God creates “ca·lam·i·ty?”

ca·lam·i·ty

noun
noun: calamity; plural noun: calamities
an event causing great and often sudden damage or distress; a disaster.

I know modern translations prefer to translate the Hebrew word “ra” as calamity…what do you say?

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Word Study Dictionary READS:

ra‛, ָרָעה

rā‛āh: An adjective meaning bad, evil. The basic meaning of this word displays ten or more various shades of the meaning of evil according to its contextual usage. It means bad in a moral and ethical sense and is used to describe, along with good, the entire spectrum of good and evil; hence, it depicts evil in an absolute, negative sense, as when it describes the tree of the knowledge of good and evil (Gen 2:9; Gen 3:5, Gen 3:22). It was necessary for a wise king to be able to discern the evil or the good in the actions of his people (Ecc 12:14); men and women are characterized as evil (1Sa 30:22; Est_7:6; Jer 2:33). The human heart is evil all day long (Gen 6:5) from childhood (Gen 8:21); yet the people of God are to purge evil from among them (Deu 17:7). The Lord is the final arbiter of whether something was good or evil; if something was evil in the eyes of the Lord, there is no further court of appeals (Deu 9:18; 1Ki 14:22). The day of the Lord’s judgment is called an evil day, a day of reckoning and condemnation (Amo 6:3). Jacob would have undergone grave evil (i.e., pain, misery, and ultimate disaster) if he had lost Benjamin (Gen 44:34). The word can refer to circumstances as evil, as when the Israelite foremen were placed in a grave situation (Exo 5:19; 2Ki 14:10).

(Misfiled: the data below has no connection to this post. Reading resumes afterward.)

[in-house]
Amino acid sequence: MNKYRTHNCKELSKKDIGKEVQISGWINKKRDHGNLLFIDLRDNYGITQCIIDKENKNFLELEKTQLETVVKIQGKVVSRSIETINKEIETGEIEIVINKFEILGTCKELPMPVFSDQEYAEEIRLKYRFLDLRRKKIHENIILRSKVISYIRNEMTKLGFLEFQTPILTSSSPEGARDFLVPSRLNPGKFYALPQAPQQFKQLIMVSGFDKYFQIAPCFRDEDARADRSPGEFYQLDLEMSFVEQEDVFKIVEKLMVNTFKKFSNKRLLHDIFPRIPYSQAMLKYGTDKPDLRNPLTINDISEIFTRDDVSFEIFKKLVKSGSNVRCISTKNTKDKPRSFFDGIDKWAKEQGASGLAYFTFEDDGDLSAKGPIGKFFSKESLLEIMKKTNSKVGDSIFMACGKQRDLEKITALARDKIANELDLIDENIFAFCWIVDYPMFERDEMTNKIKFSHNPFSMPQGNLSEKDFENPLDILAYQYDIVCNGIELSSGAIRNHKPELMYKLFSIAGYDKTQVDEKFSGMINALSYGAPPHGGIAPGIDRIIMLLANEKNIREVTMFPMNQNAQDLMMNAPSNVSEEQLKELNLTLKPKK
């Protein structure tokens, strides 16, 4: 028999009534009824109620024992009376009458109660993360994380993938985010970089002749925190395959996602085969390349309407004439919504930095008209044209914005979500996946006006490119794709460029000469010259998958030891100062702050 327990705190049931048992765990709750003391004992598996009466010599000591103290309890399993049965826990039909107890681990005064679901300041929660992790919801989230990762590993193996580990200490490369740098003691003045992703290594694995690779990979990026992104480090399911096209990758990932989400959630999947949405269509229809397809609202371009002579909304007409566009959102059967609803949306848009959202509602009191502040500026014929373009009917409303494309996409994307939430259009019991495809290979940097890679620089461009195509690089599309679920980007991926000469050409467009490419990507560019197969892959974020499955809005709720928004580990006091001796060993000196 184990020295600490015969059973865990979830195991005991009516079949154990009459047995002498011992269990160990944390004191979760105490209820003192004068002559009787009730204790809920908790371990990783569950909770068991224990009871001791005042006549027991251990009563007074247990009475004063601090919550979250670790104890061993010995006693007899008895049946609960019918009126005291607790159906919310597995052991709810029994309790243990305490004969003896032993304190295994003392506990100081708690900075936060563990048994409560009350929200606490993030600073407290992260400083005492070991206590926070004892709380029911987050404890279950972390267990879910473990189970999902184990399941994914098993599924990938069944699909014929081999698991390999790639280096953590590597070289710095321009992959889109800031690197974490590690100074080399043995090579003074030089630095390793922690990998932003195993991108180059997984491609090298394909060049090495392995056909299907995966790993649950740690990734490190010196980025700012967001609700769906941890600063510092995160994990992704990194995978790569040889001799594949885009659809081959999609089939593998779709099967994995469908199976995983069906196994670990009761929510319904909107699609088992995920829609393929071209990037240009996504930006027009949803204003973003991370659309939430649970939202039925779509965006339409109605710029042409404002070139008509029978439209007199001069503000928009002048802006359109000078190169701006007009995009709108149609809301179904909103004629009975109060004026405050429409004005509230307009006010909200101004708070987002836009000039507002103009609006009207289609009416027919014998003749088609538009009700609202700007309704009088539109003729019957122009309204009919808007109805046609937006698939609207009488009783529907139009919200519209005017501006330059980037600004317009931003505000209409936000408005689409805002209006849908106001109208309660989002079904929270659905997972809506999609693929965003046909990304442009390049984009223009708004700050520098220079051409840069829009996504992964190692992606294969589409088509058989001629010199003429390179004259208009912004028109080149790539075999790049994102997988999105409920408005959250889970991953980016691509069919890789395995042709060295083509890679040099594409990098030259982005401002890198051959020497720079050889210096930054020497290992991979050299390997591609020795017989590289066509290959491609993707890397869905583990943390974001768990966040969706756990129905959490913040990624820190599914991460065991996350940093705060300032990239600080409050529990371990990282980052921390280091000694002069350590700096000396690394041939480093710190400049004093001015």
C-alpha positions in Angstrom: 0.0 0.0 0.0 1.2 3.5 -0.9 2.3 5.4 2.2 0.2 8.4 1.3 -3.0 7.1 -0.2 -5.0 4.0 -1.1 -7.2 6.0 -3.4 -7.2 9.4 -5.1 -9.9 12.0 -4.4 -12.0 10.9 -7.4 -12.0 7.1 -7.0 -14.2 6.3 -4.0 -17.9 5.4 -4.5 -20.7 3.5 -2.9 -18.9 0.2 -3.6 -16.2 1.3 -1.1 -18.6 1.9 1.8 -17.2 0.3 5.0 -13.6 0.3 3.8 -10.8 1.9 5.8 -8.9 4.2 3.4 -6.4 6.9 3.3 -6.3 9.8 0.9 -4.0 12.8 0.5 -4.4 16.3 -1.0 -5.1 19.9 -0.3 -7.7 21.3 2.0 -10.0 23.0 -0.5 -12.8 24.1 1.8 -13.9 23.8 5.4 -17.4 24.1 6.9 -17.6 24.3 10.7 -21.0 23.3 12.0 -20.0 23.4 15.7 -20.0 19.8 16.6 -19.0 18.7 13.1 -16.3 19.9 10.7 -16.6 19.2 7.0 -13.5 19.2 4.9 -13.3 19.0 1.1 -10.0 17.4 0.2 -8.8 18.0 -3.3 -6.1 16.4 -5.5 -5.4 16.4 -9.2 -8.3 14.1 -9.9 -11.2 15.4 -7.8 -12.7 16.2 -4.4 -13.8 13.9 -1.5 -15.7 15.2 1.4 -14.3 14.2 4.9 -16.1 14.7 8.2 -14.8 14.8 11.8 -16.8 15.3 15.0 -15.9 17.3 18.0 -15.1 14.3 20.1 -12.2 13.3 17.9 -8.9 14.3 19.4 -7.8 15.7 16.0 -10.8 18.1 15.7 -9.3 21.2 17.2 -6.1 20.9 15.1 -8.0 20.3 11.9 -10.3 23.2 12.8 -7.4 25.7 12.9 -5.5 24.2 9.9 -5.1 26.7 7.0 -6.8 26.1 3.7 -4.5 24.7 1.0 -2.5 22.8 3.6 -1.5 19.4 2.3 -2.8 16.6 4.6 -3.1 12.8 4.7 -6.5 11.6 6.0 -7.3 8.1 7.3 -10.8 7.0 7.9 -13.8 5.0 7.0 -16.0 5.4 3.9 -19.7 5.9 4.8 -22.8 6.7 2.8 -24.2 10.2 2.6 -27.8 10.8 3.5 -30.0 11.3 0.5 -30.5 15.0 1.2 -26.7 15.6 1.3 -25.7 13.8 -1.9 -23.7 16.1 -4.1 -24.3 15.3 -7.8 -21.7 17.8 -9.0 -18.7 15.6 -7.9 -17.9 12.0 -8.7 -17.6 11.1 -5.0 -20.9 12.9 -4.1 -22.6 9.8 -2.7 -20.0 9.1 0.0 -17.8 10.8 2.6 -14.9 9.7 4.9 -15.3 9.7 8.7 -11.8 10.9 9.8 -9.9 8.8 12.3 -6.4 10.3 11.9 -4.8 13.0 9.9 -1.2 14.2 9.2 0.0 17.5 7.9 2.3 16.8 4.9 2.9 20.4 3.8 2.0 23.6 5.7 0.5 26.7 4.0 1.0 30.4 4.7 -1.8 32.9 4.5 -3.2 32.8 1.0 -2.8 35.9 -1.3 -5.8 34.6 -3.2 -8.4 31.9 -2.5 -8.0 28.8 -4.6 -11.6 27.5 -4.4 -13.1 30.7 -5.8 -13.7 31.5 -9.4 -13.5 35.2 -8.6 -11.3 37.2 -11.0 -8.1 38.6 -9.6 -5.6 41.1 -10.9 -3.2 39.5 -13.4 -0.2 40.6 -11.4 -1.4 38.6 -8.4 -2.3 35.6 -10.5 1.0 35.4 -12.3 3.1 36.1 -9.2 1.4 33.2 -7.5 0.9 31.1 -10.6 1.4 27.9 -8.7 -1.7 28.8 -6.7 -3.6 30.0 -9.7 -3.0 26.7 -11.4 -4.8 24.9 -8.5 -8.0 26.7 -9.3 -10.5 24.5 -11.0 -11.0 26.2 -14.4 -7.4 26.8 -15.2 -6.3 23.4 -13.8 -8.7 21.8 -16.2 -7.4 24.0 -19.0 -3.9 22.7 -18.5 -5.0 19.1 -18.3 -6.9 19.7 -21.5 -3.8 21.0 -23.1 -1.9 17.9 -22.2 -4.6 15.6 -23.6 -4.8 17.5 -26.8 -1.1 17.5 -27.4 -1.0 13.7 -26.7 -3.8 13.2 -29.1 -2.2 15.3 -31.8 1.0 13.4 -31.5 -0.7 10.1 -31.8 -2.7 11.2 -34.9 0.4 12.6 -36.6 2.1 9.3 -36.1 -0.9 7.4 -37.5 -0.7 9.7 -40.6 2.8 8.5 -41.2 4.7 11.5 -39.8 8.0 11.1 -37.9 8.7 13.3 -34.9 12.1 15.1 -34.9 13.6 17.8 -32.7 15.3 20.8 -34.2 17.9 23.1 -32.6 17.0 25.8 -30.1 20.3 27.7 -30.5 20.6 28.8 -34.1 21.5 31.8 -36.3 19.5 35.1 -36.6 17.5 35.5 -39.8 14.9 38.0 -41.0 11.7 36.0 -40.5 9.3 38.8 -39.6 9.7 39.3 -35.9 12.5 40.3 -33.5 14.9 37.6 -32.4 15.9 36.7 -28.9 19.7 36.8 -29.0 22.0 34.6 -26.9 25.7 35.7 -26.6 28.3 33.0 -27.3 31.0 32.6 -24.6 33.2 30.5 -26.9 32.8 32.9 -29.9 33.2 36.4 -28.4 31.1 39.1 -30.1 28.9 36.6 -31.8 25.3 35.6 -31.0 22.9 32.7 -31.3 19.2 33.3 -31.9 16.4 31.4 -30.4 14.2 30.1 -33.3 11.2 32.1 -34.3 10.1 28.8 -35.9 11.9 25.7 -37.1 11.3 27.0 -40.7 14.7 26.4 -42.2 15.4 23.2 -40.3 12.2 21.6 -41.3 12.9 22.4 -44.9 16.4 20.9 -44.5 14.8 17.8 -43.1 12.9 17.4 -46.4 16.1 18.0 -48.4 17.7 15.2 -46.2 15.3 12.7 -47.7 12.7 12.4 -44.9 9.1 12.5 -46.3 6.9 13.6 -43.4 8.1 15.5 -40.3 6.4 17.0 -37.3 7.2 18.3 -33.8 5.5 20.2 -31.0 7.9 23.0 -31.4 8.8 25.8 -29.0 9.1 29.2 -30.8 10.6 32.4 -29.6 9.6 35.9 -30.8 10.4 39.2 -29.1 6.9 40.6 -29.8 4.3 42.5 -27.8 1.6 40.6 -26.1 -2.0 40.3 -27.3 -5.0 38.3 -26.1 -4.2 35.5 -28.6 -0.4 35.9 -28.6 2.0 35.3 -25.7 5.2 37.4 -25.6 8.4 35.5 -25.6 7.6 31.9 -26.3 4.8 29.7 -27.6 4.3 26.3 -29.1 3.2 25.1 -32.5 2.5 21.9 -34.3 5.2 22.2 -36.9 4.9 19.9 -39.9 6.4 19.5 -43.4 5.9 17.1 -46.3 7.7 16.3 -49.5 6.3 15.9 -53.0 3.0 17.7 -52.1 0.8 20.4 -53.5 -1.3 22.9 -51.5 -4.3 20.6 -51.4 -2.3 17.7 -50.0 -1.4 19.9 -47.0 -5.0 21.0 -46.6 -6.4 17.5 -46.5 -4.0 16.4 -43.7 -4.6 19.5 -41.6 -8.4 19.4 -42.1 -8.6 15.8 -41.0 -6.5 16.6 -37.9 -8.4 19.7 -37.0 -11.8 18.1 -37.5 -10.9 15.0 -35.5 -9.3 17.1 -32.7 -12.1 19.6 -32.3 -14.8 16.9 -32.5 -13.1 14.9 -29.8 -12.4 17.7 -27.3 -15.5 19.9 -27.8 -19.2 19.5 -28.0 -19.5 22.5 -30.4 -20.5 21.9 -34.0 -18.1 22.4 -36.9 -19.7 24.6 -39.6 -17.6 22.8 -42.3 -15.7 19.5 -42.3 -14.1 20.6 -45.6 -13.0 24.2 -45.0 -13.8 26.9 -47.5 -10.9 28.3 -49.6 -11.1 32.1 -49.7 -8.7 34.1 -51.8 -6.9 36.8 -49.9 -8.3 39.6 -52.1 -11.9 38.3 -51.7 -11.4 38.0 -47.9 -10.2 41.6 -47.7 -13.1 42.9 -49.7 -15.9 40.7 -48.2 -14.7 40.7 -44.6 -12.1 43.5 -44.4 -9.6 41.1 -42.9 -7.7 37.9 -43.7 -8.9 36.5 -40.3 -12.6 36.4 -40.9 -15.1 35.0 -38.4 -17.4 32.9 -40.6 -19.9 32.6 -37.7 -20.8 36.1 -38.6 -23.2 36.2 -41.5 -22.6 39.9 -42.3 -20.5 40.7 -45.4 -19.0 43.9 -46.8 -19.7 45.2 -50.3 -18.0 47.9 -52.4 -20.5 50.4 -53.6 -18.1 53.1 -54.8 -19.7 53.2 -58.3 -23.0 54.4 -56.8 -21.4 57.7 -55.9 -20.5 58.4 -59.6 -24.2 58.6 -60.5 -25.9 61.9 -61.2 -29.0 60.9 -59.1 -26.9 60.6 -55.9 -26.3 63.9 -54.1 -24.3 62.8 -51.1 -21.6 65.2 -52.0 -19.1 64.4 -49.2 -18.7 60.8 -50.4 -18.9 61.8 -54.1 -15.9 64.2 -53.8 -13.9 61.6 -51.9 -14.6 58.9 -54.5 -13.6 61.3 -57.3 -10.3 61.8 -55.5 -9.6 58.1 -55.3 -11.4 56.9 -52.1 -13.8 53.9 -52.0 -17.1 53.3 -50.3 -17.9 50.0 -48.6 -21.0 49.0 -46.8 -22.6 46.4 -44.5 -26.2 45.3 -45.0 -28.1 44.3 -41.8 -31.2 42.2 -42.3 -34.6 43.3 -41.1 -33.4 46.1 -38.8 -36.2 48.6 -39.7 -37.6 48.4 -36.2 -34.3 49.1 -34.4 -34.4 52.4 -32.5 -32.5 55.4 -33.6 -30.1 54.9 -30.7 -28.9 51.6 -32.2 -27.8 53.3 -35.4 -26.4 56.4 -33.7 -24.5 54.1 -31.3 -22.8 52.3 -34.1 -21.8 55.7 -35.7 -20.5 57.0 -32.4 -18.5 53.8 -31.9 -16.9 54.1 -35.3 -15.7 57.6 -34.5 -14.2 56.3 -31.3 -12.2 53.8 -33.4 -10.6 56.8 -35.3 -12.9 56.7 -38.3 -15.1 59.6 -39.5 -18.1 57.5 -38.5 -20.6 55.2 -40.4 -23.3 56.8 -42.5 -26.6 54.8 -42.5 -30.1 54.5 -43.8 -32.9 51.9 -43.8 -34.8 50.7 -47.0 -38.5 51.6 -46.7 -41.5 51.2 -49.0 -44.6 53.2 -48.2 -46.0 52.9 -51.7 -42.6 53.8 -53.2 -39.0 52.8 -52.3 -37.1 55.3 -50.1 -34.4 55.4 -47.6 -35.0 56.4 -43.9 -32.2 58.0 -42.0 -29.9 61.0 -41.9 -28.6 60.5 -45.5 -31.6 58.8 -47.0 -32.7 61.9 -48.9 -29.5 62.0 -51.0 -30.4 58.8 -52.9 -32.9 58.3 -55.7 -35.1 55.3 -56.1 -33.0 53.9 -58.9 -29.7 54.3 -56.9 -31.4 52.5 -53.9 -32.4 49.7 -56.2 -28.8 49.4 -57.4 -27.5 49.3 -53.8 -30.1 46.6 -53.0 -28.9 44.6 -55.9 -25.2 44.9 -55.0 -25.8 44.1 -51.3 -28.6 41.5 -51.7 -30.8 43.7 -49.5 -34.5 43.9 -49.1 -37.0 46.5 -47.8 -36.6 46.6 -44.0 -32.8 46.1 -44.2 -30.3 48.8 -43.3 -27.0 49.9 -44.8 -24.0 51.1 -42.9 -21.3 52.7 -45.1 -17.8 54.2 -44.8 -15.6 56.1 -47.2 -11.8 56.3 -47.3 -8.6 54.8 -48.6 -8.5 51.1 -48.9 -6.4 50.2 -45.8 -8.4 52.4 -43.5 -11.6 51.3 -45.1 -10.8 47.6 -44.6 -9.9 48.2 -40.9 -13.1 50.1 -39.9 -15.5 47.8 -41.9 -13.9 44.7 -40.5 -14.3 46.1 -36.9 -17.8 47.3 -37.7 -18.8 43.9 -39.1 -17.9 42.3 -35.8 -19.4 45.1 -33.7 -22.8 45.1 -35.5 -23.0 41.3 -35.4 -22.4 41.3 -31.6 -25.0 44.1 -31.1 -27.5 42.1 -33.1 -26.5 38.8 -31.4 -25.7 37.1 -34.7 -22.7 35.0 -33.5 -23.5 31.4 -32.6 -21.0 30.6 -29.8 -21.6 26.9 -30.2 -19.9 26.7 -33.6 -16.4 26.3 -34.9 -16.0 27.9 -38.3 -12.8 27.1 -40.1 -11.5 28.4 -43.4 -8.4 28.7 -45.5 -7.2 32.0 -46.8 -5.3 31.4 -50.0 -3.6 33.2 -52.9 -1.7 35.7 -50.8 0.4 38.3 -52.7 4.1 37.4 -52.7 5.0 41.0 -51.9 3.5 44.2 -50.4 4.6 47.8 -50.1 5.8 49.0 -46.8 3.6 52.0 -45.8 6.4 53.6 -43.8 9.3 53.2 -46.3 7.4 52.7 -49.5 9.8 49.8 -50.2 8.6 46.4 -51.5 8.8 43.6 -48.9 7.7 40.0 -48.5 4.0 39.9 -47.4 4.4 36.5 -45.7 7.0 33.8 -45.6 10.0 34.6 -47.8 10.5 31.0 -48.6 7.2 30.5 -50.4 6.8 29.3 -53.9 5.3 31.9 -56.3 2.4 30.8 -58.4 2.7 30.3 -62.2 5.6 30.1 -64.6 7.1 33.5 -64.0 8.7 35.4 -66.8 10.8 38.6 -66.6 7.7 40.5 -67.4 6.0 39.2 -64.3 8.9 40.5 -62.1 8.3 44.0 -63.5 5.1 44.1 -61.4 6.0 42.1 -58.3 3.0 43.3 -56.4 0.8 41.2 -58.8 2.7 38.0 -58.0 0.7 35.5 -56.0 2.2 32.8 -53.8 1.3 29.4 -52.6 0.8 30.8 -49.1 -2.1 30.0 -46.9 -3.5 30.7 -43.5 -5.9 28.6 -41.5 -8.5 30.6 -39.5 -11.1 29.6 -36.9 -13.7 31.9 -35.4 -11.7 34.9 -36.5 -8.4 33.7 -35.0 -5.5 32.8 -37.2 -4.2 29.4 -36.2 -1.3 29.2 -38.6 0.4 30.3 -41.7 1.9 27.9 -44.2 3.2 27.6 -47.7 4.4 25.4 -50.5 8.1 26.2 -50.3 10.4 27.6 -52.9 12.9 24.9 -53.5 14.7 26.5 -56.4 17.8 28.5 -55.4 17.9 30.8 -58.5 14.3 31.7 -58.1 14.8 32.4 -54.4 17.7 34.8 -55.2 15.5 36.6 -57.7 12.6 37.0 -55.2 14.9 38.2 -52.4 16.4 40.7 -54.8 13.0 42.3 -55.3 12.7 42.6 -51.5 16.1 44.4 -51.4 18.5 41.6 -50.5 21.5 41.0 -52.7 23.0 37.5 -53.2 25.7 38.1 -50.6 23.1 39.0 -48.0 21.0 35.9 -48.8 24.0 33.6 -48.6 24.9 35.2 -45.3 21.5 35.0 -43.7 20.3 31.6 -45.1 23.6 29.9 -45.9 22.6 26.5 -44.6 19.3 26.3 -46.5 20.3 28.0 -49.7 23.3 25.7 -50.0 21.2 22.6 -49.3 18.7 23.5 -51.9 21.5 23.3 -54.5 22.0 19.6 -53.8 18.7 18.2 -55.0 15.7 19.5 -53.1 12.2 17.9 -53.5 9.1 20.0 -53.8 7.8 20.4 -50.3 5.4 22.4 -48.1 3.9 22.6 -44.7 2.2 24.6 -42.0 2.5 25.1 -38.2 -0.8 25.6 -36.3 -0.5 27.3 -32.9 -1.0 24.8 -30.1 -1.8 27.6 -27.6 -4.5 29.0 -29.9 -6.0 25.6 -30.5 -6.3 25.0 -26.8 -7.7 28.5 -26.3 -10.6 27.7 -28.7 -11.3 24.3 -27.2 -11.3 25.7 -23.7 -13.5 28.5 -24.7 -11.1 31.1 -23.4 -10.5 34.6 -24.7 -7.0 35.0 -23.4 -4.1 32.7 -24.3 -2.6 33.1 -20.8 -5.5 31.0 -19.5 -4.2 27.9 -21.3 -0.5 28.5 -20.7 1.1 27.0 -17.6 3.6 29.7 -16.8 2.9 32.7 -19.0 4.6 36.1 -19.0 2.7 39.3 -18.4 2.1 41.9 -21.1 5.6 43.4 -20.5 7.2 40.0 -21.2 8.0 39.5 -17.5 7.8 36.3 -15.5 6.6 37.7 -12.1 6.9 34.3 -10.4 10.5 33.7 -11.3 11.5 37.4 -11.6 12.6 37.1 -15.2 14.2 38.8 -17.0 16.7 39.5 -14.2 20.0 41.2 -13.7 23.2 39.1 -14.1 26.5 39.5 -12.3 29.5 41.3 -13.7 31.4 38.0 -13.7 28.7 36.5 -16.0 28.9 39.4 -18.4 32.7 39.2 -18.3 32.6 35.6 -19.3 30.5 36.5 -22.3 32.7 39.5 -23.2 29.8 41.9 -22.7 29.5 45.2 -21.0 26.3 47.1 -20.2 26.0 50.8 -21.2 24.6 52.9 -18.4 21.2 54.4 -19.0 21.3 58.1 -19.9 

The word takes on the aspect of something disagreeable, unwholesome, or harmful. Jacob evaluated his life as evil and destructive (Gen_47:9; Num_20:5); and the Israelites considered the wilderness as a threatening, terrifying place. The Canaanite women were evil in the eyes of Isaac (i.e., displeasing [Gen 28:8]). The rabble’s cry within Israel for meat was displeasing in the eyes of Moses (Num 11:10). This word describes the vicious animal that killed Joseph, so Jacob thought (Gen 37:33). The despondent countenances of persons can be described by this word; the baker’s and the butler’s faces were downcast because of their dreams (Gen 40:7). It can also describe one who is heavy in heart (Pro 25:20).

In a literal sense, the word depicts something that is of poor quality or even ugly in appearance. The weak, lean cows of Pharaoh’s dream were decrepit, ugly-looking (Gen 41:3, Gen 41:20, Gen 41:27); poisonous drinking water was described as bad (2Ki 2:19; 2Ki_4:41). From these observations, it is clear that the word can be used to attribute a negative aspect to nearly anything.

Used as a noun, the word indicates realities that are inherently evil, wicked, or bad; the psalmist feared no evil (Psa 23:4). The noun also depicts people of wickedness, that is, wicked people. Aaron characterized the people of Israel as inherently wicked in order to clear himself (Exo 32:22). Calamities, failures, and miseries are all connotations of this word when it is used as a noun. (end quote)

Scriptural Quotations to Consider:

hippo

Isaiah 45:7

KJV- I form the light, and create darkness: I make peace, and create evil: I the LORD do all these things.

ESV- I form light and create darkness, I make well-being and create calamity, I am the LORD, who does all these things.

Lamentations 3:37-38